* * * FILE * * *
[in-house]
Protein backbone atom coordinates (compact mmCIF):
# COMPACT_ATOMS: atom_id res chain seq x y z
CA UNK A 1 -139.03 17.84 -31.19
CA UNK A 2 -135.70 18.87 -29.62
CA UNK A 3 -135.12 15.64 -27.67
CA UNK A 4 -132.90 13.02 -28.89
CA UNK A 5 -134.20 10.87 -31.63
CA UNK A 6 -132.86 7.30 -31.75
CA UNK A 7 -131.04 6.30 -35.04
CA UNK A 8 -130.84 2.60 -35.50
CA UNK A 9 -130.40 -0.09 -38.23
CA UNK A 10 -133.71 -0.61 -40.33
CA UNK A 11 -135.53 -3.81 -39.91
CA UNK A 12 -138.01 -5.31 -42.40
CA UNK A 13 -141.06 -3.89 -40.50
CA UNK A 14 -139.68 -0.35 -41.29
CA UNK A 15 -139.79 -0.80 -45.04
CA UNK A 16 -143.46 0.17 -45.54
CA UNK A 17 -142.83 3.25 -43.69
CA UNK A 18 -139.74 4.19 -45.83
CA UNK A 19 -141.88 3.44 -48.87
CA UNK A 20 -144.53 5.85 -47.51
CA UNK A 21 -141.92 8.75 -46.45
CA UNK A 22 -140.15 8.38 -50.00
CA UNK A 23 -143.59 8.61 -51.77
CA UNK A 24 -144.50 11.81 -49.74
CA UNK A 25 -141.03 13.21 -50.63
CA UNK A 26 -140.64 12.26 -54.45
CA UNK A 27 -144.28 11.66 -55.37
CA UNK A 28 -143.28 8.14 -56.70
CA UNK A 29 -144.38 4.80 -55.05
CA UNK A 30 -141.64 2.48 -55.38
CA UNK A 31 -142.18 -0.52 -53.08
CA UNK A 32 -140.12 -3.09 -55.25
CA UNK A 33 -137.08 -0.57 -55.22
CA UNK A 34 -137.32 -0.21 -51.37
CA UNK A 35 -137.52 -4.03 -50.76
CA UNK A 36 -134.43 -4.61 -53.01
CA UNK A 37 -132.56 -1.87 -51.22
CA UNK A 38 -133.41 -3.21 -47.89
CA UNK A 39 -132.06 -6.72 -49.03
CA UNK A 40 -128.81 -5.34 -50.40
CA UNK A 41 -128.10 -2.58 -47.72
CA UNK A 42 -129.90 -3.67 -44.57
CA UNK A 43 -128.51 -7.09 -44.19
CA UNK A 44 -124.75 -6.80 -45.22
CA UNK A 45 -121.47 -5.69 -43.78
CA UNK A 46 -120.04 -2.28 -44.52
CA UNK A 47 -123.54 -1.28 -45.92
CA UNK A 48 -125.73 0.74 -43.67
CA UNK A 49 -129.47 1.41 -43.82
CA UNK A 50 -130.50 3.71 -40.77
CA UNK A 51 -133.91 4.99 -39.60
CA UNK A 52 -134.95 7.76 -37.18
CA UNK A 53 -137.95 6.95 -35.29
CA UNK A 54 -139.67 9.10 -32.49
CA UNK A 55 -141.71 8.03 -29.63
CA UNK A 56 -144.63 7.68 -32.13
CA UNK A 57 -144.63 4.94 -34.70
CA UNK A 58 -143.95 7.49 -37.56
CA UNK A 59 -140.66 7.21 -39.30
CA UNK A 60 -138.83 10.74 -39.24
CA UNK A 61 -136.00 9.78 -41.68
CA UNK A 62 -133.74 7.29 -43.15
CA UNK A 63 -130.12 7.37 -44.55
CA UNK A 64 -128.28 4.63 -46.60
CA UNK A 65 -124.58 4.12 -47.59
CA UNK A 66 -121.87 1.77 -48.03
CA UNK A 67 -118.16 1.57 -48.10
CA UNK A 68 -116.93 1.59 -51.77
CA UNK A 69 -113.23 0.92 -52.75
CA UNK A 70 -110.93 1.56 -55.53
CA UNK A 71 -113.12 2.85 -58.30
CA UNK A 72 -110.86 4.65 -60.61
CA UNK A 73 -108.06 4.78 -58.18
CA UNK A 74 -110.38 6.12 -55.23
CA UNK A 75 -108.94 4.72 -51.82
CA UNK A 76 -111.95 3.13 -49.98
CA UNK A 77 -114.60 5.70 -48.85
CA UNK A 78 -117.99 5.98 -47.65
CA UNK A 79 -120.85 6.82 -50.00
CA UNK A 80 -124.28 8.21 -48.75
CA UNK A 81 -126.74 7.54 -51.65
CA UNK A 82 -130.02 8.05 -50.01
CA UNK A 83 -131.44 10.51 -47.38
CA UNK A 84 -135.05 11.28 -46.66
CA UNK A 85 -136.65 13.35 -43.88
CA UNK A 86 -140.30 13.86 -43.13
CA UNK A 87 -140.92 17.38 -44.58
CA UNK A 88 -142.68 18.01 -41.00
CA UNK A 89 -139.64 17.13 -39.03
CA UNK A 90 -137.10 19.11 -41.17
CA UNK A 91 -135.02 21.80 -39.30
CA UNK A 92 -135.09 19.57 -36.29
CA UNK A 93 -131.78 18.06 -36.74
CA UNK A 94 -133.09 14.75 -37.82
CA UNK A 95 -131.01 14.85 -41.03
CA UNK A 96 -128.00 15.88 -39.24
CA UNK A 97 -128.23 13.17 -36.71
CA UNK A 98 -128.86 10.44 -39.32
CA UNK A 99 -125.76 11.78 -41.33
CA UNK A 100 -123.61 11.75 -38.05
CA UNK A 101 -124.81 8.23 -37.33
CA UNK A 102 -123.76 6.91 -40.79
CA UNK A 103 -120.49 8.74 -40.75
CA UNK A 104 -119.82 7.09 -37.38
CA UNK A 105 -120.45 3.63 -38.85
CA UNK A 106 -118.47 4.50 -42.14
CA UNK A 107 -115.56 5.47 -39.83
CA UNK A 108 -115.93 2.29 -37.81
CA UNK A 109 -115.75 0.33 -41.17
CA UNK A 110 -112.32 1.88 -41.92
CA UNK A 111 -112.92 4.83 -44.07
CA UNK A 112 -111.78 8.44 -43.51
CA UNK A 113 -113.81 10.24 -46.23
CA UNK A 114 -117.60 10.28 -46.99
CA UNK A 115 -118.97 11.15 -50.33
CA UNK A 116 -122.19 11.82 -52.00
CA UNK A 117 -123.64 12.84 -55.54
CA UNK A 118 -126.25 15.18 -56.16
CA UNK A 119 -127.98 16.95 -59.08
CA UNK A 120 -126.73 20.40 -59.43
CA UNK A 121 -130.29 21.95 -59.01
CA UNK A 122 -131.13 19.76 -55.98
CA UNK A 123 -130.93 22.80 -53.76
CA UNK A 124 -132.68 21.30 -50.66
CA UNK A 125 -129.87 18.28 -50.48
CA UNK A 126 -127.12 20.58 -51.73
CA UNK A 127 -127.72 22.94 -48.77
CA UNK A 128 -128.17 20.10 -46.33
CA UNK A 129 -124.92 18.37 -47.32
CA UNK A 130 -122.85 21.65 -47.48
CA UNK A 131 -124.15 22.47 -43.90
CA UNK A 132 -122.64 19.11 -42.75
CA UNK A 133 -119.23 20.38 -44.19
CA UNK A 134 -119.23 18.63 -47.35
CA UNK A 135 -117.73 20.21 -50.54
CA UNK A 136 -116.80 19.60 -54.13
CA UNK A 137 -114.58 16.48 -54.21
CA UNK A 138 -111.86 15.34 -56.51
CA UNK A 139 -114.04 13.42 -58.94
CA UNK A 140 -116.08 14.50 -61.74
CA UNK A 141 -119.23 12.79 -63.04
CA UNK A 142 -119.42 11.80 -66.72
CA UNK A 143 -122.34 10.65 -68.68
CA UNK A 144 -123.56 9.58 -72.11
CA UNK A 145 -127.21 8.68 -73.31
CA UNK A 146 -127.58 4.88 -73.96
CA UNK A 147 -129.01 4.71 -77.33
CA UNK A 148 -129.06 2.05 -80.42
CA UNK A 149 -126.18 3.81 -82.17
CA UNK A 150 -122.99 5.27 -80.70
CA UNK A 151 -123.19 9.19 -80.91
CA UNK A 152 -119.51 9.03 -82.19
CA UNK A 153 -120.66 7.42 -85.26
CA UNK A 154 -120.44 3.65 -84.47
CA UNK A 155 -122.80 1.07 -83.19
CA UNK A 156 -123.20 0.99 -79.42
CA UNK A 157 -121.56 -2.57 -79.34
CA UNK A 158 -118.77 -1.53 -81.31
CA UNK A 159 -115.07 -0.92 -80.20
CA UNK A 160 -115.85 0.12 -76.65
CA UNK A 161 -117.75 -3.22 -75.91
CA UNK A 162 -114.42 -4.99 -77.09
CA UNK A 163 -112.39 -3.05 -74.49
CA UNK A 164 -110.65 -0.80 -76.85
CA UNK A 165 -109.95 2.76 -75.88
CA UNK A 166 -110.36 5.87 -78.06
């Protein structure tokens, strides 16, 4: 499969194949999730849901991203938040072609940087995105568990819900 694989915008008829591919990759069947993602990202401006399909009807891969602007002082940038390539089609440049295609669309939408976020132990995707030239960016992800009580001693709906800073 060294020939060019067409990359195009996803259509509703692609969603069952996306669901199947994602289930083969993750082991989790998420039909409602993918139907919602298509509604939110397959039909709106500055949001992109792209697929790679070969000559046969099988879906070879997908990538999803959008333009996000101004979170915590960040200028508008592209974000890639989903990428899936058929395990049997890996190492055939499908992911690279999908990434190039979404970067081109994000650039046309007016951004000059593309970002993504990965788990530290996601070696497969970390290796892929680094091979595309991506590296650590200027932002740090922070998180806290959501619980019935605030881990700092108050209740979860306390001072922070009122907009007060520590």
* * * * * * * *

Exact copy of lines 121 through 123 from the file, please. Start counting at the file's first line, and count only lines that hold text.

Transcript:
CA UNK A 118 -126.25 15.18 -56.16
CA UNK A 119 -127.98 16.95 -59.08
CA UNK A 120 -126.73 20.40 -59.43